Regis Philbin (August 25, 1931 - July 24, 2020)
As one of the most beloved television personalities of a generation, Regis Philbin was known for his weekday morning talk show Live! with Regis and Kathie Lee, which he co-hosted with Kathie Lee Gifford from 1988 to 2000 and later Live! with Regis and Kelly, with Kelly Ripa from 2000 to 2011. He also hosted the prime time game show Who Wants to Be a Millionaire, which debuted in 1999. The native New Yorker earned a Guinness Book of World Records title for most hours in front of the camera in 2011 with 16,700 hours starting in the 1960s. Remembered for his engaging storytelling skills and self-deprecating humor, Philbin died at 88 in his Connecticut home of natural causes.
Chadwick Boseman (November 29, 1976 - August 28, 2020)
Though very few people knew of his private health struggles, Chadwick Boseman died of stage IV colon cancer this summer at the age of 43. Diagnosed with stage III in 2016, the actor best known for being the first Black superhero to lead a Marvel universe film made some of his most ground-breaking films while secretly dealing with tremendous pain and juggling treatments. Among his most notable roles were playing Jackie Robinson in 42 (2013), James Brown in Get On Up (2014), and Thurgood Marshall in Marshall (2017). The social media posts announcing his passing said, “It was the honor of his career to bring King T’Challa to life in Black Panther.”
Ruth Bader Ginsburg (March 15, 1933 - September 18, 2020)
As the second woman to be appointed to the U.S. Supreme Court, Ruth Bader Ginsburg used her 27 years as a chief justice to stand up for gender equality, champion workers’ rights, and solidify the separation of church and state. Prior to President Bill Clinton appointing her to the office in 1993, she had been on the U.S. Court of Appeals since 1980, appointed to that role by President Jimmy Carter. She had long fought for women’s rights since her days as a young mother at Harvard Law School, where she was one of eight women in a class of 500, but her diligence paid off as she was the first female on the Harvard Law Review. In recent years, she gained pop culture icon status, cemented with the nickname Notorious RBG. She died at 87 in her Washington, D.C., home from complications stemming from metastatic pancreatic cancer.
Eddie Van Halen (January 26, 1955 - October 6, 2020)
Throughout the 1970s and 1980s, Eddie Van Halen was known in the rock music world as Van Halen’s guitarist. While the band was formed in 1974, it was their sixth album called 1984 that had some of their best-known songs, like “Panama” and “Jump.” His death at the age of 65 was announced on Twitter by his son Wolf Van Halen: “I can't believe I'm having to write this, but my father, Edward Lodewijk Van Halen, has lost his long and arduous battle with cancer this morning. He was the best father I could ever ask for. Every moment I've shared with him on and off stage was a gift.”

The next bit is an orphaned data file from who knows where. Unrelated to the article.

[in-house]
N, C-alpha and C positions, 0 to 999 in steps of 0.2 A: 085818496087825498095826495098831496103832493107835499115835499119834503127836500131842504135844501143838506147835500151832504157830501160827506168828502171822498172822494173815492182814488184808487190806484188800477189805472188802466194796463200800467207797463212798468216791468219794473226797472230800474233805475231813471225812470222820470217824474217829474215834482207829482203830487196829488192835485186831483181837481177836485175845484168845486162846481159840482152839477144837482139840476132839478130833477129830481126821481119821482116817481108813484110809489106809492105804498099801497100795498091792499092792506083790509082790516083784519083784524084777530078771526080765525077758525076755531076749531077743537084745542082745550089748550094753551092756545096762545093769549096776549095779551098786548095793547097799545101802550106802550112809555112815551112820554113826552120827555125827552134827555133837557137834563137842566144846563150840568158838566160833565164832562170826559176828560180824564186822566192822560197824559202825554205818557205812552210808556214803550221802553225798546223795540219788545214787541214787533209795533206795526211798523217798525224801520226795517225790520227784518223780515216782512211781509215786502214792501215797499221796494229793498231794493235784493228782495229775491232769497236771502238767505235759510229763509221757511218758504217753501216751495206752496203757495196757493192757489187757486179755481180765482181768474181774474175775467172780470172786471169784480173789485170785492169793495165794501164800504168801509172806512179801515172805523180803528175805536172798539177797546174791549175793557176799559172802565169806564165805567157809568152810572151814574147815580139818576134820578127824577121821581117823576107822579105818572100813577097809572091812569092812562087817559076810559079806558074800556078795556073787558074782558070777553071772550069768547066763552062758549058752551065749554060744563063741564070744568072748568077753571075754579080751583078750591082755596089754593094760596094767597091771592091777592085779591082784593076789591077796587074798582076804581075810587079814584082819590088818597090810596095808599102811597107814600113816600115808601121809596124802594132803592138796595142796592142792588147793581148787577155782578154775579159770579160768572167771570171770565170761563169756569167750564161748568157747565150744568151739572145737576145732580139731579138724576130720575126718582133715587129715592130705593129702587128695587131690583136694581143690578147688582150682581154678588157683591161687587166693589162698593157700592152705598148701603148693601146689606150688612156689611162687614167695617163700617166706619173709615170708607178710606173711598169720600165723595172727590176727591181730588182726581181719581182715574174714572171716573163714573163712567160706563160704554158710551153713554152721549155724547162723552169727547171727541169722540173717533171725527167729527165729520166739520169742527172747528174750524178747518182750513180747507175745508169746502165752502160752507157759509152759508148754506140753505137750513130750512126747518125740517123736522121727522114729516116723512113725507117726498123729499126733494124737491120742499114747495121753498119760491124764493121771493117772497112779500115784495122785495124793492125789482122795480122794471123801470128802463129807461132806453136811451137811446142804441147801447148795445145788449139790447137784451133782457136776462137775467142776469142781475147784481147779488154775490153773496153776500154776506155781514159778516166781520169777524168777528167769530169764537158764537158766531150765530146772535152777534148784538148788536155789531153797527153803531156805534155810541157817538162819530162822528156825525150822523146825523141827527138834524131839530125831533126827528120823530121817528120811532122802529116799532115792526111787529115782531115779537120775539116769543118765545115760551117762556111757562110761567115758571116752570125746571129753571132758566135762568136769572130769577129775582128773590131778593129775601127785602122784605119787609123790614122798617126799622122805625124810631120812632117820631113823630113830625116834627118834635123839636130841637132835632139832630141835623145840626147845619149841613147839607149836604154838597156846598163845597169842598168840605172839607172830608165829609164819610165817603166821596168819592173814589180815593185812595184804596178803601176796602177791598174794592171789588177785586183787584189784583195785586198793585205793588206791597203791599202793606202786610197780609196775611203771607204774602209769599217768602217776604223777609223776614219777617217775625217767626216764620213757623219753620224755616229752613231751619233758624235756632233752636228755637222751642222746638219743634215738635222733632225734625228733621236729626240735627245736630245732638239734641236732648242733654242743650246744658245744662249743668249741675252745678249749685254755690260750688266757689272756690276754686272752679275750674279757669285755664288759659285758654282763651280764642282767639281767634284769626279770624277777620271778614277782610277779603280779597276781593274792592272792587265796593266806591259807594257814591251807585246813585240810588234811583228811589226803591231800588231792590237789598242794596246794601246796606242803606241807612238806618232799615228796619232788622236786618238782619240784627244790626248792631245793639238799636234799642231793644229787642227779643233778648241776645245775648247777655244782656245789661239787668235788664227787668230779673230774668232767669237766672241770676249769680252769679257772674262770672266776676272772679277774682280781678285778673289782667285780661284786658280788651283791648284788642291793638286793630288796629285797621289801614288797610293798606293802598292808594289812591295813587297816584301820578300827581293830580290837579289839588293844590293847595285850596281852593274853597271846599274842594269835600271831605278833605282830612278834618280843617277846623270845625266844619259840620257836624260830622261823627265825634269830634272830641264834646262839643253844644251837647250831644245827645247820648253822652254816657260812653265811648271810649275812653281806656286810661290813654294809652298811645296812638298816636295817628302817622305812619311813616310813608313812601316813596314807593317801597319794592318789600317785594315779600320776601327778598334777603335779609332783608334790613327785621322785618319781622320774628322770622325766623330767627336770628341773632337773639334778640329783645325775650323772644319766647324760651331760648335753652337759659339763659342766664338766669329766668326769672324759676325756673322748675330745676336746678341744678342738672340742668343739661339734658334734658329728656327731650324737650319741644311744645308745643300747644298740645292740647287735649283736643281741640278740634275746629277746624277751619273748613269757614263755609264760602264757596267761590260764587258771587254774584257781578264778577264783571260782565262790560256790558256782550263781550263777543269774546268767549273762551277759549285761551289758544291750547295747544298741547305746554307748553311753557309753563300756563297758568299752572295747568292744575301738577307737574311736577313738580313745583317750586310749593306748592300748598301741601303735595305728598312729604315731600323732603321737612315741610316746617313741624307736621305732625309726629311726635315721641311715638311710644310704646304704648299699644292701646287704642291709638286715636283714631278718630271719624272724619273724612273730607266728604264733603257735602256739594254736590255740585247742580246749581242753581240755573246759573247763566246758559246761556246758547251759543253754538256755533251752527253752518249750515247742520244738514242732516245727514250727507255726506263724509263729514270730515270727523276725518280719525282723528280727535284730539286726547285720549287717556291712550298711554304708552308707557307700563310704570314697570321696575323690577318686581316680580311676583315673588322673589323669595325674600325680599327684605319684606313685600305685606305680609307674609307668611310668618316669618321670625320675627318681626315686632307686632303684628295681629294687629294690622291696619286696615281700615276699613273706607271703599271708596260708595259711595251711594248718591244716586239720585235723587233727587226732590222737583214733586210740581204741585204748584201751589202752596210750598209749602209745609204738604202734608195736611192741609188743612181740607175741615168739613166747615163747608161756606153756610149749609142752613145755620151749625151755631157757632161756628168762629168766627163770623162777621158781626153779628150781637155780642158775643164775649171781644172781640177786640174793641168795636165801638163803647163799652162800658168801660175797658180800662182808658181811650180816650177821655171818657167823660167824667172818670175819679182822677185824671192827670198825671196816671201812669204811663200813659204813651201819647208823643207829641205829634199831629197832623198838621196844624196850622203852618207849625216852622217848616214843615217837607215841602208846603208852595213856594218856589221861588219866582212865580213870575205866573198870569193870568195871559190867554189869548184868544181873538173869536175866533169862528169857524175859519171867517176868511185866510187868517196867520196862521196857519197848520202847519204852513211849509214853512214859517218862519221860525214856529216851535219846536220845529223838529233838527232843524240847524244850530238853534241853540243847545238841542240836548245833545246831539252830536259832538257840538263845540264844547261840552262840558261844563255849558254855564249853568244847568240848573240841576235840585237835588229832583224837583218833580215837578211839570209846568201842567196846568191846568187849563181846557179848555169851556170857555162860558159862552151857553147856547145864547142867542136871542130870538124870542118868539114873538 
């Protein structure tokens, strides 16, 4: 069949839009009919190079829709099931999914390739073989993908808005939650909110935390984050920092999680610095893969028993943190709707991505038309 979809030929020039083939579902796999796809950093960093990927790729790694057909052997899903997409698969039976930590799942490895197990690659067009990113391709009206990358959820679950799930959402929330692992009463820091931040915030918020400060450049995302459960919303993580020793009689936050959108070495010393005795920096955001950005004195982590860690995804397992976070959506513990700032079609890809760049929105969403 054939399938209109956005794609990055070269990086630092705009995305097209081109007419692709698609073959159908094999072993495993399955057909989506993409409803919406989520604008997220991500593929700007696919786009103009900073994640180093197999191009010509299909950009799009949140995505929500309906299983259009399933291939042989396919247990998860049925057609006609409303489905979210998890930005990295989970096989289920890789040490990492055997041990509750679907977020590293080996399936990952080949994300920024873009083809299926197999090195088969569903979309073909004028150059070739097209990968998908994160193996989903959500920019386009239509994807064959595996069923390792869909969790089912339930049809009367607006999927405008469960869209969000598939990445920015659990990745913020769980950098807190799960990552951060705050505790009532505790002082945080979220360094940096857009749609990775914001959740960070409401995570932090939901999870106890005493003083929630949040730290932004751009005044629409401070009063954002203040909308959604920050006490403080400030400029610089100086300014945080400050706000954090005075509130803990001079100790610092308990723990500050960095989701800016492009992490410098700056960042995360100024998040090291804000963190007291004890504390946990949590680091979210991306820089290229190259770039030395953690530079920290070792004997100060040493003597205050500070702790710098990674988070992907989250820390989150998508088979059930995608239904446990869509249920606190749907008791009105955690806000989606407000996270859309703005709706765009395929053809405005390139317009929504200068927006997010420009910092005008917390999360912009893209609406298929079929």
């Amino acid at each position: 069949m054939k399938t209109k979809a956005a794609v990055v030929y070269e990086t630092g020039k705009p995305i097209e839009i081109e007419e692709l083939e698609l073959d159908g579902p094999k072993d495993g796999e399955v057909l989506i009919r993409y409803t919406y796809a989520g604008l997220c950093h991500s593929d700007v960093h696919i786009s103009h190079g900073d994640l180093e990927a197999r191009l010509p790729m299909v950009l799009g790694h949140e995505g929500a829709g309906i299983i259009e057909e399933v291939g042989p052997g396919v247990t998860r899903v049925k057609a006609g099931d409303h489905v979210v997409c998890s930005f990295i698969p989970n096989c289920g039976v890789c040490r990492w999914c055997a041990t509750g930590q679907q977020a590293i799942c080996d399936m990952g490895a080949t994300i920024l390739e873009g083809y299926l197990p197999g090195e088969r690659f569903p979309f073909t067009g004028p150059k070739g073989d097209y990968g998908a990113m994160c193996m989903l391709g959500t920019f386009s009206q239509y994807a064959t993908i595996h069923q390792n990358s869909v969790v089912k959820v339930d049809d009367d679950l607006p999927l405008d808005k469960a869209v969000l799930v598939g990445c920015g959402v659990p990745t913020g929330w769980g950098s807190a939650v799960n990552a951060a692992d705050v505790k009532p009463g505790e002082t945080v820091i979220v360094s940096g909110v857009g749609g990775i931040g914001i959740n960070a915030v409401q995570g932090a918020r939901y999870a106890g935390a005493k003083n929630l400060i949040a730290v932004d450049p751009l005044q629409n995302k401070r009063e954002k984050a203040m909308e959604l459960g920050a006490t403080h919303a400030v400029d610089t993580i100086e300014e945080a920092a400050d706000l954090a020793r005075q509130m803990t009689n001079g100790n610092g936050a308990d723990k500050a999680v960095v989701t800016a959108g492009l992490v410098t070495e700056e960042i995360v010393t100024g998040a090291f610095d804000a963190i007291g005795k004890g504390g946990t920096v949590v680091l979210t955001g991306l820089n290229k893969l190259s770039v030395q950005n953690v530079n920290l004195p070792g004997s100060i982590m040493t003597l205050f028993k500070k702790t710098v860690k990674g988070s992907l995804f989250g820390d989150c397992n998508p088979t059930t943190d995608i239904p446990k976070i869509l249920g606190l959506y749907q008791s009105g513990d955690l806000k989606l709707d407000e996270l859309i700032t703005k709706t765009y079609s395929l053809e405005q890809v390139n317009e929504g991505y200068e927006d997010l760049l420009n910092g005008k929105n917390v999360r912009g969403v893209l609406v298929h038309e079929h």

Sean Connery (August 25, 1930 - October 31, 2020)
Though he won his Best Supporting Actor Oscar for The Untouchables in 1988, Sean Connery was most associated with being the first James Bond on film, starring as 007 in movies Dr. No (1962), From Russia with Love (1963), Goldfinger (1963), Thunderball (1965), You Only Live Twice (1967), Diamonds are Forever (1971), and Never Say Never Again (1983). The Scottish actor also starred in Indiana Jones and the Last Crusade (1989) and The Hunt for Red October (1990). He died in his sleep at the age of 90 at his home in the Bahamas — the cause was heart failure from complications from pneumonia.
Alex Trebek (July 22, 1940 - November 8, 2020)
For more than three decades, Alex Trebek had all the answers as the host of the syndicated television game show, Jeopardy! Though he hosted a quiz show Reach for the Top in his native Canada, it wasn’t until he moved to the U.S. in 1973 that he started making a name for himself as a game show host. In 1984, Wheel of Fortune creator Merv Griffin asked him to host Jeopardy!, which earned him six Daytime Emmys and 30 nominations, as well as a Lifetime Achievement Award in 2011. He shared his stage IV pancreatic cancer diagnosis in 2019 and passed away in his Los Angeles home at the age of 80 — continuing to work on the show until the end.
David Dinkins (July 10, 1927 - November 23, 2020)
After winning the 1989 election, barber’s son David Dinkins became New York City’s first Black mayor. The New Jersey-born politician went to Howard University and Brooklyn Law School before getting into government in the 1960s, working from a city clerk up to the Manhattan borough president. After losing a re-election campaign to Rudy Guiliani in 1993, he taught at Columbia University. He died at 93 in his Manhattan home.
Chuck Yeager (February 13, 1923 - December 7, 2020)
Air Force fighter pilot Chuck Yeager was the first person to break the sound barrier when he flew the Bell X-1 rocket 700 mph in level flight in October 1947. After his ground-breaking flight, he trained military pilots to become astronauts and served in various command posts until his retirement in 1975. Tom Wolfe's 1979 book The Right Stuff and its 1983 film adaptation with Sam Shepard as Yeager continued to boost the pilot's fame. In 1985 he was awarded the Presidential Medal of Freedom. Yeager passed away at age 97 on December 7, 2020, in a Los Angeles Hospital.
Other 2020 Deaths
Of course, these weren’t the only notable personalities we lost this year. The coronavirus was the reported cause for the deaths of Tony-nominated actor Nick Cordero (September 17, 1978 - July 5, 2020) and Fountains of Wayne singer Adam Schlesinger (October 31, 1967 - April 1, 2020).
Among the other losses this year were Inside the Actors Studio creator and host James Lipton (September 19, 1926 - March 2, 2020), “I Can See Clearly Now” singer Johnny Nash (August 19, 1940 - October 6, 2020), Jerry Maguire actress Kelly Preston (October 13, 1962 - July 12, 2020), model B. Smith (August 24, 1949 - February 22, 2020), Seinfeld comedian Jerry Stiller (June 8, 1927 - May 11, 2020), former General Electric CEO Jack Welch (November 19, 1935 - March 1, 2020), Best in Show and Waiting for Guffman actor Fred Willard (September 18, 1933 - May 15, 2020), “Lean on Me” singer Bill Withers (July 3, 1938 - March 30, 2020), hall of fame pitcher Tom Seaver (November 17, 1944 - August 31, 2020), country music singer Charley Pride (March 18, 1934 - December 12, 2020), dancer-actress Ann Reinking (November 10, 1949 - December 12, 2020), fashion designer Pierre Cardin (July 2, 1922 - December 29, 2020) and Gilligan's Island actress Dawn Wells (October 18, 1938 - December 30, 2020).